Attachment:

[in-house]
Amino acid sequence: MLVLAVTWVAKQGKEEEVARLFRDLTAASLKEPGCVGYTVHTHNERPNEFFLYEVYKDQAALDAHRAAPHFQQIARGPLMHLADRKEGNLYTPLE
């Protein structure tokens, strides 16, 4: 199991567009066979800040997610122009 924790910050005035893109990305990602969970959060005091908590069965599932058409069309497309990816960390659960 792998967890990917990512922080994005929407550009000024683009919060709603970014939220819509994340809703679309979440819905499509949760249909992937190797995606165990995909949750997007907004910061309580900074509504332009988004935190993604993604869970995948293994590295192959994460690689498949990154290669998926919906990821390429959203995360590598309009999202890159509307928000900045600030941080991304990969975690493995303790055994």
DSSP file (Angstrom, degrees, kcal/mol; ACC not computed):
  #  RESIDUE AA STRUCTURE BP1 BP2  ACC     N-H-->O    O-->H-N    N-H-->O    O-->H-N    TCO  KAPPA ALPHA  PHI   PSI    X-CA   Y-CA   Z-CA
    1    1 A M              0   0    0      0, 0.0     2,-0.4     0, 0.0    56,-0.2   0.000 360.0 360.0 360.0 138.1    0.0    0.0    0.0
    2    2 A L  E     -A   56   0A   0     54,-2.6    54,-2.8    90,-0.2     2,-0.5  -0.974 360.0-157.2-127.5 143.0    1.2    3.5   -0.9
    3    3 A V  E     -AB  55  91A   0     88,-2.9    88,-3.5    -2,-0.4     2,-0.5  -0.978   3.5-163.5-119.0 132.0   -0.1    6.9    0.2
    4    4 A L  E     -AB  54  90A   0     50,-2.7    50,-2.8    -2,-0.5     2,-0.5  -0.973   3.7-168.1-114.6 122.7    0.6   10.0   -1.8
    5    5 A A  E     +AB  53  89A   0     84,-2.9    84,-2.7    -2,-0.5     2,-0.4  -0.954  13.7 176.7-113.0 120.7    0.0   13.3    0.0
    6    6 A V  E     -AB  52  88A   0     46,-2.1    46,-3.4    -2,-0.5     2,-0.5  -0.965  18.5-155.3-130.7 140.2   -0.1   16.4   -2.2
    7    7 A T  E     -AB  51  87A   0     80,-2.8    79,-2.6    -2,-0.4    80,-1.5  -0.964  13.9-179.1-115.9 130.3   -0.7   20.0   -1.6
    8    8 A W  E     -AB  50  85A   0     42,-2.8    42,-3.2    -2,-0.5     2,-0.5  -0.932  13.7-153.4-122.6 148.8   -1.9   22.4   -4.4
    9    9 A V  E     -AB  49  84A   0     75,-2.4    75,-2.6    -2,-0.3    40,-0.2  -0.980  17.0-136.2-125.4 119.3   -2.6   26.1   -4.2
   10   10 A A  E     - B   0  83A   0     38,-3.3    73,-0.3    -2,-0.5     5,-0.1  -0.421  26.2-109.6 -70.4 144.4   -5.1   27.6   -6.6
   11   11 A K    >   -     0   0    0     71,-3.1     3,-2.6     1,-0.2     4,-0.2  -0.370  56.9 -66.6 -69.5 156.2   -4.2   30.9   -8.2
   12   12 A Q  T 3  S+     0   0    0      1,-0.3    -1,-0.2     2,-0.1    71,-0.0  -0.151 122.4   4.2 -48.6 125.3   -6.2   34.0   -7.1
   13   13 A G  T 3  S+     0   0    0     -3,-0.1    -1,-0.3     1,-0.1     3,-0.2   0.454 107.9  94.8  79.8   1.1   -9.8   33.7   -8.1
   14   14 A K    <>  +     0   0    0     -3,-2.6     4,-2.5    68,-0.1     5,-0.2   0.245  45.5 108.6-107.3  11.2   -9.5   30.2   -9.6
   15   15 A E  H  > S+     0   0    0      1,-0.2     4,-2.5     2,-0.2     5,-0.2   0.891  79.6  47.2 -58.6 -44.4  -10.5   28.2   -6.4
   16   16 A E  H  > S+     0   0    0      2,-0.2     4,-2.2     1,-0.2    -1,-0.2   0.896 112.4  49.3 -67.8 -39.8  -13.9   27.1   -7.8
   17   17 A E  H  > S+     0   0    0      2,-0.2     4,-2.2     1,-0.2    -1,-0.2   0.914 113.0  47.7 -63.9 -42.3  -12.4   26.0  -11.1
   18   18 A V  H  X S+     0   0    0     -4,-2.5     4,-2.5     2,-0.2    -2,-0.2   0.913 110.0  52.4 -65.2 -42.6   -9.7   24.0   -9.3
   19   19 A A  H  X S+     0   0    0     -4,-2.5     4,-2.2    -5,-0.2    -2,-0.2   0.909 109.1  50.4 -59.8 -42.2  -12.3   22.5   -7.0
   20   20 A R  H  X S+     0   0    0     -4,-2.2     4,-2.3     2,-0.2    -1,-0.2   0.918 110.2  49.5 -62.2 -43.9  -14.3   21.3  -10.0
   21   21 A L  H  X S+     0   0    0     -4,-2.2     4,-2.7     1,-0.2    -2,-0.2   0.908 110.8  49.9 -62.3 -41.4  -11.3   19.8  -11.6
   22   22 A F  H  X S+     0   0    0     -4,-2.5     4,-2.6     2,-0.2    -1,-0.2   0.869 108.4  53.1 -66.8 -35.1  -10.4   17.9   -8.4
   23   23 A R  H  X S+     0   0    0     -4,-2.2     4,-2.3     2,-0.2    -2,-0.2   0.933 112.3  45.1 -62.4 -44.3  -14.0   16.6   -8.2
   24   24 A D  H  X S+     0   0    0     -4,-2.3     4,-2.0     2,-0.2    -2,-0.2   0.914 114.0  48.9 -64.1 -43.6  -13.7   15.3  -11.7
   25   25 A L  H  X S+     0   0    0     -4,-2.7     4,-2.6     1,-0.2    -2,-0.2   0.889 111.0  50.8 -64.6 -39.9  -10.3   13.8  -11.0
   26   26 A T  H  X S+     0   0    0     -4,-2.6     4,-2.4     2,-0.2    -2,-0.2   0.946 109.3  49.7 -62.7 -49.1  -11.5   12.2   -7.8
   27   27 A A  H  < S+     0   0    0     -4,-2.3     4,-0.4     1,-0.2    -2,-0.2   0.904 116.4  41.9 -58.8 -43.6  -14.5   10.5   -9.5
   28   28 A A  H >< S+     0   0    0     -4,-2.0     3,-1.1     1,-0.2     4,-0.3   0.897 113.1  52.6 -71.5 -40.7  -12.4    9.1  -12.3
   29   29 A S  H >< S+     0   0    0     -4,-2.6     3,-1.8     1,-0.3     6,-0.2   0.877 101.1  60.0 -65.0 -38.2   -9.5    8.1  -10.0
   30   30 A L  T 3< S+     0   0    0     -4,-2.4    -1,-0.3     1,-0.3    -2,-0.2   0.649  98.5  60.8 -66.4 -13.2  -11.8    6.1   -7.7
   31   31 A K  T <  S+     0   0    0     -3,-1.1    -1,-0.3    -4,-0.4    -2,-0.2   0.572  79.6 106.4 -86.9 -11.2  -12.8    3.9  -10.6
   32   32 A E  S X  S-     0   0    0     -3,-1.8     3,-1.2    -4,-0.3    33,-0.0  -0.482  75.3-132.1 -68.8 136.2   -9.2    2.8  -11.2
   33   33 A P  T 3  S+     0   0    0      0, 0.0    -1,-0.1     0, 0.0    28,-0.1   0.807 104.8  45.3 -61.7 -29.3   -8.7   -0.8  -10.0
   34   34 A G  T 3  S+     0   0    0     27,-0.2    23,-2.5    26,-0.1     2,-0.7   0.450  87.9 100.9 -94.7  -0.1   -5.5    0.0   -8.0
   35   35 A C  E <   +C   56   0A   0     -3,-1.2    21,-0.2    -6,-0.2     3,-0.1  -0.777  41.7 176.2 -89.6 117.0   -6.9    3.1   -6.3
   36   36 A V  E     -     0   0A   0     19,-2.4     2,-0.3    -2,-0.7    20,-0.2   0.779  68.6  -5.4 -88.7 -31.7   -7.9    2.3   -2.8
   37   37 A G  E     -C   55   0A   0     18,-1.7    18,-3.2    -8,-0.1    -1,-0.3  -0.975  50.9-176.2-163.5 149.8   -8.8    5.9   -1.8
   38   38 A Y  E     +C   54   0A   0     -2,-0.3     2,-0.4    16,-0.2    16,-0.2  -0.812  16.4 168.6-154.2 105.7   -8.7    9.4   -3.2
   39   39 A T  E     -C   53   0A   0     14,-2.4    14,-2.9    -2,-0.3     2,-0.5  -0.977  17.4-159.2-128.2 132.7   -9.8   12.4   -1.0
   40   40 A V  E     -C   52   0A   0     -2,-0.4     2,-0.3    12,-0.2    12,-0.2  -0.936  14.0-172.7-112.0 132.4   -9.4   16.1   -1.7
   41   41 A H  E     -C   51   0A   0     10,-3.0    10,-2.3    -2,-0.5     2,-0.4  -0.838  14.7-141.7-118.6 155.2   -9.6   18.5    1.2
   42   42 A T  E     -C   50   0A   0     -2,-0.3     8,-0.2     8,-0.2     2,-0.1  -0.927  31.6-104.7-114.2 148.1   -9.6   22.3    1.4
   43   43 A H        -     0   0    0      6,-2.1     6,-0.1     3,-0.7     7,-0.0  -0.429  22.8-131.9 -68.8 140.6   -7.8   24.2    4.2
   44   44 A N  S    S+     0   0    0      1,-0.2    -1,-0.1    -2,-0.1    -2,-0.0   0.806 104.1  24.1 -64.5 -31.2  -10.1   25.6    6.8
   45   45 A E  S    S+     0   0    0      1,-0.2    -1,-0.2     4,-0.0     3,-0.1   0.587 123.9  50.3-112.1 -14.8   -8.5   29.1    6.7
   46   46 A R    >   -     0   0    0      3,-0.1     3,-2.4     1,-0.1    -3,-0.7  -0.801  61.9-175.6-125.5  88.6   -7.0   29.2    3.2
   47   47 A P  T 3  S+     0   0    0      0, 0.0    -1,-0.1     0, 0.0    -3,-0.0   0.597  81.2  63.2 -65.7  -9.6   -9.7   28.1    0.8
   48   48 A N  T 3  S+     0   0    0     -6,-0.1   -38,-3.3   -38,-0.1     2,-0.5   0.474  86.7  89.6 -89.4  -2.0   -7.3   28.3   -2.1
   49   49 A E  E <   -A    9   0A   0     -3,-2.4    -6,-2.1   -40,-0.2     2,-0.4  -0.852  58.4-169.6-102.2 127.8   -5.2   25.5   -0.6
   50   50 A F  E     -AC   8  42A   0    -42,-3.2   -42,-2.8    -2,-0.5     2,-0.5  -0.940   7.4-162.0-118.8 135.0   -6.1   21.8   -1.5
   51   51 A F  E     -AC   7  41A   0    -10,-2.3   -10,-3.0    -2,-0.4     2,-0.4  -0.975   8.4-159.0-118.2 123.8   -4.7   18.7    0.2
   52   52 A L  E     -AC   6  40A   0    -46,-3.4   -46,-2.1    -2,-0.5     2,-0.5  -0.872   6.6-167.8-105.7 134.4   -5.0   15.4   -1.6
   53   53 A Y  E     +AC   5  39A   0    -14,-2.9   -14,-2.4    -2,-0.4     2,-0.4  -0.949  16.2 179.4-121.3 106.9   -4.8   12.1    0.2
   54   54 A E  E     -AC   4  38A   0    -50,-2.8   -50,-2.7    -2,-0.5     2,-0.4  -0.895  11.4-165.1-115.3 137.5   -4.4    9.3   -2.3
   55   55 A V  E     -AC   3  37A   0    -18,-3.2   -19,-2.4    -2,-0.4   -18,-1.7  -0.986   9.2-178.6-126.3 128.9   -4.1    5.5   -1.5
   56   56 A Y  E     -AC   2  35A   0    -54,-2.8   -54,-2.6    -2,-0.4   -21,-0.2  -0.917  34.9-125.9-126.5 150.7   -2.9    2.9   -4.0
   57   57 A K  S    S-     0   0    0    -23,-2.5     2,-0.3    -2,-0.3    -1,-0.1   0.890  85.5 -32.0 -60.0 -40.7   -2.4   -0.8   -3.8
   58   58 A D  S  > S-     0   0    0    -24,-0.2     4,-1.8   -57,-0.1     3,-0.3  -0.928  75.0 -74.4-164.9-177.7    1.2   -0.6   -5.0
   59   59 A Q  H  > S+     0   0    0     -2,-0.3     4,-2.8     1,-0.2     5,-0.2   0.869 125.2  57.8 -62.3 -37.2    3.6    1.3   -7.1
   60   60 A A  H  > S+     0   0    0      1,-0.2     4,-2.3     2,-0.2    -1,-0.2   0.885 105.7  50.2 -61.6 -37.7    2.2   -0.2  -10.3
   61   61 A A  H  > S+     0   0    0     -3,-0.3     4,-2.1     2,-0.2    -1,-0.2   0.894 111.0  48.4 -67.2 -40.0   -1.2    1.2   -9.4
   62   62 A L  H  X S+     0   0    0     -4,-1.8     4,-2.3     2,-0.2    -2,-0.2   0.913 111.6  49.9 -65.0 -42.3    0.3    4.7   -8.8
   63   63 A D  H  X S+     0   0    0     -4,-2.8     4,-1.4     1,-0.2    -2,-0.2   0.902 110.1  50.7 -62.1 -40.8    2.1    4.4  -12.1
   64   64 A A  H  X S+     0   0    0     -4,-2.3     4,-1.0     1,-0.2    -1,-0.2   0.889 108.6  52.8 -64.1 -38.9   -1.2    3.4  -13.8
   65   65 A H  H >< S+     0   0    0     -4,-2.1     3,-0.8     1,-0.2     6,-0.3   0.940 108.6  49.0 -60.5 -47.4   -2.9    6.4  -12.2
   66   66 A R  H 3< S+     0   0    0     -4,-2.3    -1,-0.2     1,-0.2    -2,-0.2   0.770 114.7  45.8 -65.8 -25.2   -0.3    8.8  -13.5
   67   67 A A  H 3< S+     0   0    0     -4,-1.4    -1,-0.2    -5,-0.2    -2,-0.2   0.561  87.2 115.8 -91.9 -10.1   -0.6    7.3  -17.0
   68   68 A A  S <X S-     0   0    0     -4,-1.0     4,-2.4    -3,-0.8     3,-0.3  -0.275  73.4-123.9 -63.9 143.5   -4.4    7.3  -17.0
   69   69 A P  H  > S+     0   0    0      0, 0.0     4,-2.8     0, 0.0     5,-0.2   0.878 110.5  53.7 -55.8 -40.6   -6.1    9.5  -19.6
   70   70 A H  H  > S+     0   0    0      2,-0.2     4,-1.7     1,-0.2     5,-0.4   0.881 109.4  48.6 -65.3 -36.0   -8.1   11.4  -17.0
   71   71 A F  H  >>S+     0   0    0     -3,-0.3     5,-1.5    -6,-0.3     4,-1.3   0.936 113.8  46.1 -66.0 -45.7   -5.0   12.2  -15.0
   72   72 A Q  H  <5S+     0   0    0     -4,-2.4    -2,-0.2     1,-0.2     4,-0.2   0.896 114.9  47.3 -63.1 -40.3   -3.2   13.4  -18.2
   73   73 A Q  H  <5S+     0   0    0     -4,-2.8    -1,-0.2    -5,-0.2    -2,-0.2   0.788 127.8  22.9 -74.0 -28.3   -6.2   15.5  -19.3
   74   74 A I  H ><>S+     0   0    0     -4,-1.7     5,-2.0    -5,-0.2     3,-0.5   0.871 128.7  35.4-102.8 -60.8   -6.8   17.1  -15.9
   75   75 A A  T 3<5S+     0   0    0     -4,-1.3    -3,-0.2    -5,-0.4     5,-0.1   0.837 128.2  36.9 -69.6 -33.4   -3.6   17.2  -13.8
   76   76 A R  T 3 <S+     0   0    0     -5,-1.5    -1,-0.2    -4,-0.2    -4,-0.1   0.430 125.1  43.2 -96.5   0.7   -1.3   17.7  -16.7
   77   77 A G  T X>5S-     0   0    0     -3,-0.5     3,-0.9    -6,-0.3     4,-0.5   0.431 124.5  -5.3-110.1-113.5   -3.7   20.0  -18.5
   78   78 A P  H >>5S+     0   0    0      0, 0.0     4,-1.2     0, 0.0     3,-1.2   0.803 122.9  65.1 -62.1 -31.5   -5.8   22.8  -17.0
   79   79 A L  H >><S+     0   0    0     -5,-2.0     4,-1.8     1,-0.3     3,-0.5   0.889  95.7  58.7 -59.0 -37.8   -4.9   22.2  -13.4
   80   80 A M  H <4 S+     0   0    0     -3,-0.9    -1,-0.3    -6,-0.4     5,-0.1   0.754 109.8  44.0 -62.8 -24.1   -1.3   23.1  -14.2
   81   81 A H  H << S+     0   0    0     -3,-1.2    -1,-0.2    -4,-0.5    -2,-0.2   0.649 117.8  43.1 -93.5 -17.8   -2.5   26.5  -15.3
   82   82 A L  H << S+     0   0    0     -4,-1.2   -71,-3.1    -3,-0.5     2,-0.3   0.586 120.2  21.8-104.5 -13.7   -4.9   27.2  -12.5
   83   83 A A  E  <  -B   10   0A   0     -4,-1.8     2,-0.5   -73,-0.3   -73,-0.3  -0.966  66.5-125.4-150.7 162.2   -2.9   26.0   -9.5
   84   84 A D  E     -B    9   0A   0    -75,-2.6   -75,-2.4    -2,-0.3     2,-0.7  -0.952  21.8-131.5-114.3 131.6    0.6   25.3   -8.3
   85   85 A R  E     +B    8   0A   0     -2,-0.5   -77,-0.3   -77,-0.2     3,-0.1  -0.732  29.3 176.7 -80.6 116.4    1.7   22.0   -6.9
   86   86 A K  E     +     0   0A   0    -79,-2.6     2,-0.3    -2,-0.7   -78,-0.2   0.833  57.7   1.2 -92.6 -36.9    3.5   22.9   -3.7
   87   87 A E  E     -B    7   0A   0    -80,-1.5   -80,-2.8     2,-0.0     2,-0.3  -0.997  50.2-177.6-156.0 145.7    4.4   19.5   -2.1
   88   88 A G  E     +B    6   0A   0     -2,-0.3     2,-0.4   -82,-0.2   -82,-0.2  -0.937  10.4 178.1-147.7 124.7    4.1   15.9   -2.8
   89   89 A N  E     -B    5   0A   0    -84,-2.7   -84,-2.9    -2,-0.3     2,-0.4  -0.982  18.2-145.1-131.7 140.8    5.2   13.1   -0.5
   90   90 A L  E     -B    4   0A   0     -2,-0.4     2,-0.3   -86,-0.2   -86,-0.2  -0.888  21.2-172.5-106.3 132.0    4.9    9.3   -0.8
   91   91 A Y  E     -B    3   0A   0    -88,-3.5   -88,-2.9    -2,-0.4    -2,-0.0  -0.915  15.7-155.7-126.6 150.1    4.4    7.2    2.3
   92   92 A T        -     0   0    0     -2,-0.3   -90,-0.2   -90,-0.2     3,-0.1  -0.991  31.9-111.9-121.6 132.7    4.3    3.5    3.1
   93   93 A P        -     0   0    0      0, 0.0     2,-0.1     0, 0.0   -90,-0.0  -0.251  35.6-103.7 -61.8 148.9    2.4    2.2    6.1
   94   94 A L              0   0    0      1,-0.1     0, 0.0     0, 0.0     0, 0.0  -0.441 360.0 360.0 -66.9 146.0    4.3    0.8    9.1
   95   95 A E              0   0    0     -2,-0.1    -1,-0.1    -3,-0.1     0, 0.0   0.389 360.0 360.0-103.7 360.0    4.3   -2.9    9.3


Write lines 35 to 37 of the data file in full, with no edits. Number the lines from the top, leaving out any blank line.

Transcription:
   30   30 A L  T 3< S+     0   0    0     -4,-2.4    -1,-0.3     1,-0.3    -2,-0.2   0.649  98.5  60.8 -66.4 -13.2  -11.8    6.1   -7.7
   31   31 A K  T <  S+     0   0    0     -3,-1.1    -1,-0.3    -4,-0.4    -2,-0.2   0.572  79.6 106.4 -86.9 -11.2  -12.8    3.9  -10.6
   32   32 A E  S X  S-     0   0    0     -3,-1.8     3,-1.2    -4,-0.3    33,-0.0  -0.482  75.3-132.1 -68.8 136.2   -9.2    2.8  -11.2